Raking leaves is one of those fall chores that you likely aren’t thrilled about doing, especially if you have an abundance of trees. It seems that this time of year the question that always arises is if it’s really necessary. The short answer to that question is that it depends on your situation, but let’s try to be a little more specific than that.

The first thing you need to consider is how much of your turf grass is covered in leaves and leaf debris. Your lawn can likely handle a 10-20 percent leaf debris coverage, but any more than that can cause significant issues. If your lawn is completely covered, the turf grass would be smothered next spring and therefore unable to grow. A thick covering of leaves can also promote snow mold diseases which can kill off your lawn as well.

If you have a less significant coverage, one great option is mulching your leaves. Mulching and leaving the leaf debris can have many advantages to your soil and lawn. Some leaf types have been shown to reduce weed seed germination when mulched into a lawn canopy (maples and others). The leaves of some particular tree species (legumes like honey locust, and others) might actually add a significant amount of nitrogen to lawns because these species fix nitrogen from the atmosphere so higher leaf nitrogen contents in these leaves is possible. More information on these concepts can be found at www.extension.umn.edu. You need to consider the final percentage of the lawn that is covered after mulching to avoid the issues mentioned above.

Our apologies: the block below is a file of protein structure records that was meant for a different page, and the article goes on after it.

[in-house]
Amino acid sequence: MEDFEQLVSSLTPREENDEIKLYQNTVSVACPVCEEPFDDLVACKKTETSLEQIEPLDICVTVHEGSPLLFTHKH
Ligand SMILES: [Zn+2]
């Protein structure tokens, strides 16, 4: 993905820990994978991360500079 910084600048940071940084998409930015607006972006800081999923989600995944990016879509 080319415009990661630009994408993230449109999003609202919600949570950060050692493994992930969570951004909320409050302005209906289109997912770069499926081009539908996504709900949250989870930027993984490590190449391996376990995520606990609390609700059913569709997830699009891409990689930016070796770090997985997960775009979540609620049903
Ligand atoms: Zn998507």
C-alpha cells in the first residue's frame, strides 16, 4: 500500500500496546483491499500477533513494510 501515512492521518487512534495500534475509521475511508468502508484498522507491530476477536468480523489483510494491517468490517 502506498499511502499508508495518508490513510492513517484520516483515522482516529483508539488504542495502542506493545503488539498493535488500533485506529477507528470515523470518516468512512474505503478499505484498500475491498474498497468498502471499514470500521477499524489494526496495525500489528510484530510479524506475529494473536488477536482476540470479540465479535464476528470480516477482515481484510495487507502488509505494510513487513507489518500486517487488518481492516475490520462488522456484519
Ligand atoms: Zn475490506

If mulching is not an option due to the volume of leaves in your yard, you can consider using a bagging attachment on your mower to pick them up, or you can rake your leaves. Composting your leaf material is a great idea. Leaves and grass clippings both make excellent additions to your home compost pile. If you have had any disease issues in your trees or other plants with leaves, do not add those leaves to the compost pile, and do not leave them on your lawn, mulched or whole. Many bacterial and fungal disease can stick around on the leaf debris and then re-infect your plant next year.

If you have additional questions about your trees, leaves or lawn, you can visit the University of Minnesota Extension website, or reach out to 763-682-7381 or aausting@umn.edu.

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